Parenthesis is a stylistic device that comes from a Greek word, meaning to place or alongside. Parenthesis is a qualifying or explanatory sentence, clause or word that writers insert into a paragraph or passage. However, if they leave it out, even then grammatically the it does not affect the text that is correct without it. Writers mark them off by round and square brackets or by commas, dashes, little lines and brackets. As far as its purpose is concerned, this verbal unit provides extra information, interrupts syntactic flow of words, and allows the readers to pay attention on explanation. However, the overuse of parenthesis may make sentences look ambiguous and poorly structured.
Parenthesis Examples from Literature
—Even losing you (the joking voice, a gesture
I love) I shan’t have lied. It’s evident
the art of losing’s not too hard to master
though it may look like (Write it!) like disaster.
(From “One Art” by Elizabeth Bishop)
Bishop uses an abrupt excruciating parenthesis towards the end of the poem. For this, she uses brackets, for expressing understatement and for suggesting how to cope with losses through art by using “write it.”
“It is now necessary to warn you that your concern for the reader must be pure: you must sympathize with the reader’s plight (most readers are in trouble about half the time) but never seek to know the reader’s wants. Your whole duty as a writer is to please and satisfy yourself…”
(From “The Elements of Style” by William Strunk, Jr. and E.B. White)
The following style guidebook provides parenthetical information several times. Here you can see how author has explained the reader’s plight by giving descriptive sentence in brackets showing how readers are in trouble.
“A little gravel alley, too small to be marked with a street sign but known in the neighborhood as Shilling Alley, wound hazardously around our property and on down, past an untidy sequence of back buildings (chicken houses, barns out of plumb, a gun shop, a small lumber mill, a shack where a blind man lived, and the enchanted grotto of a garage whose cement floors had been waxed to the luster of ebony by oil drippings…silver water so cold it made your front teeth throb) on down to Lancaster Avenue, the main street, where the trolley cars ran.”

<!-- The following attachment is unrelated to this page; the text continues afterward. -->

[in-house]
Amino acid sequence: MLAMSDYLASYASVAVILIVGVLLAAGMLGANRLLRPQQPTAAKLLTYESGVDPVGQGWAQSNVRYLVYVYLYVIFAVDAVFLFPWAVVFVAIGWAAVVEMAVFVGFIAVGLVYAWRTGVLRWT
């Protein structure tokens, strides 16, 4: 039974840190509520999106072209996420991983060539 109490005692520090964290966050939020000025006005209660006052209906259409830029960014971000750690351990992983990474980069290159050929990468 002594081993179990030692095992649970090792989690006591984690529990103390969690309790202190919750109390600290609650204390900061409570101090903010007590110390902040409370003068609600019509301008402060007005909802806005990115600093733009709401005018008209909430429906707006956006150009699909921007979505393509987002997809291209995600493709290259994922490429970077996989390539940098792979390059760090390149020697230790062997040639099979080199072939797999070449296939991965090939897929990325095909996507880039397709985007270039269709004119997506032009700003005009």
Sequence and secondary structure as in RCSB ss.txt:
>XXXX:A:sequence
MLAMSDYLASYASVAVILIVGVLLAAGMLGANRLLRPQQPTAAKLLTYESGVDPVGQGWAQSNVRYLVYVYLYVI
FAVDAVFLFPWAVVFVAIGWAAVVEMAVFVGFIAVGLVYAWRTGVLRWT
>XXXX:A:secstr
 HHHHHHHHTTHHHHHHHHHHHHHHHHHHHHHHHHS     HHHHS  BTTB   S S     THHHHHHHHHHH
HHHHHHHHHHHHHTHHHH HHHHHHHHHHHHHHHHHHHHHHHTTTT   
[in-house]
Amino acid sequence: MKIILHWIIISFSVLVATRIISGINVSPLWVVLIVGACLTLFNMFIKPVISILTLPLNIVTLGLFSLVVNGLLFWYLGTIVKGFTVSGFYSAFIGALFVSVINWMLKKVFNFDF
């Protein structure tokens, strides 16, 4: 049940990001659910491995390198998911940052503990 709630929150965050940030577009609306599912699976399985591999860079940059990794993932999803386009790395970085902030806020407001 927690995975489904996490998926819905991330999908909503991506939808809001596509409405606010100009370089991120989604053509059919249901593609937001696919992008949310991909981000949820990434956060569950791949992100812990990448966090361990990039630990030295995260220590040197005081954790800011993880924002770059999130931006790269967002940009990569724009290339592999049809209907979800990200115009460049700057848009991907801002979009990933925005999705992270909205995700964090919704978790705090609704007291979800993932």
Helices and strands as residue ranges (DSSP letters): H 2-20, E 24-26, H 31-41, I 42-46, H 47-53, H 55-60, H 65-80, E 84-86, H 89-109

(From “The Dogwood Tree: A Boyhood” by John Updike)
Look, the author has employed a detailed descriptive parenthesis in this passage. He explains in detail a sequence of untidy back buildings why they give such miserable look.
“[I]n Calormen, story-telling (whether the stories are true or made up) is a thing you’re taught, just as English boys and girls are taught essay-writing. The difference is that people want to hear the stories, whereas I never heard of anyone who wanted to read the essays.”
(From “The Horse and His Boy” by C.S. Lewis)
Lewis uses round brackets to describe the story, telling whether they are true or made up. He means to say people like to listen to a story, as they are not taught, whereas essays are taught. Hence, they seem boring.
‘Black dog’ is the mood of bottomless, suicidal despair suffered, most notoriously, by Winston Churchill (himself a kind of bulldog in nappies, a logo for Empire; growling and dribbling, wheezing smoke, swollen veins fired with brandy).”
(From “Lights Out for the Territory” by Iain Sinclair)
In this essay, Sinclair gives the readers a unique, enlightened, provocative, disturbing and utterly daring picture of modern city life of London and its people. In the process, he reveals a dark underbelly of London, as you can see his provocative understatement and parenthetical information about Churchill.
Function of Parenthesis
Parenthesis makes the statements more convincing, as it puts the readers in a right form from the very beginning where they read it as an explanation. However, its main function is to give more explanation and add emphasis, while its repeated use can cause focus and thus makes parenthetical insertions as a dominant feature of a sentence. It also offers the readers an insight into true feelings and opinions of characters and narrators, while they might tend to evade parenthetical information as unimportant. Doing this, parenthesis could leave them clueless to the actual purpose of a sentence. In addition, often it creates humorous effect by using hyperbole and understatements.